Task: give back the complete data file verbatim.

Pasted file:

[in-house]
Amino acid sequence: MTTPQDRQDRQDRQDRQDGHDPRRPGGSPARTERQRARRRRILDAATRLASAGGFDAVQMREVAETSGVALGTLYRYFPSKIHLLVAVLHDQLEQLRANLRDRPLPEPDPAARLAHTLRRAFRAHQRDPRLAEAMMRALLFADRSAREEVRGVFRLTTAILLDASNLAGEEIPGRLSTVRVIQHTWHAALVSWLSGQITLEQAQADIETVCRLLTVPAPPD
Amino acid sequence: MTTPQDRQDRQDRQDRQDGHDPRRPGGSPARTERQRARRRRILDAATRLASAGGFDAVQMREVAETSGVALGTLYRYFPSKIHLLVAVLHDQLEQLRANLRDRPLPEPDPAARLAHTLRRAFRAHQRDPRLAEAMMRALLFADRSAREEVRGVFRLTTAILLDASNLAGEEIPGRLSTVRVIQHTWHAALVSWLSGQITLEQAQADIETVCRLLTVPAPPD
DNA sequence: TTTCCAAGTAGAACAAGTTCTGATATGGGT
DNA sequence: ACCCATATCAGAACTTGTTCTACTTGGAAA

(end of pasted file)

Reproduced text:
[in-house]
Amino acid sequence: MTTPQDRQDRQDRQDRQDGHDPRRPGGSPARTERQRARRRRILDAATRLASAGGFDAVQMREVAETSGVALGTLYRYFPSKIHLLVAVLHDQLEQLRANLRDRPLPEPDPAARLAHTLRRAFRAHQRDPRLAEAMMRALLFADRSAREEVRGVFRLTTAILLDASNLAGEEIPGRLSTVRVIQHTWHAALVSWLSGQITLEQAQADIETVCRLLTVPAPPD
Amino acid sequence: MTTPQDRQDRQDRQDRQDGHDPRRPGGSPARTERQRARRRRILDAATRLASAGGFDAVQMREVAETSGVALGTLYRYFPSKIHLLVAVLHDQLEQLRANLRDRPLPEPDPAARLAHTLRRAFRAHQRDPRLAEAMMRALLFADRSAREEVRGVFRLTTAILLDASNLAGEEIPGRLSTVRVIQHTWHAALVSWLSGQITLEQAQADIETVCRLLTVPAPPD
DNA sequence: TTTCCAAGTAGAACAAGTTCTGATATGGGT
DNA sequence: ACCCATATCAGAACTTGTTCTACTTGGAAA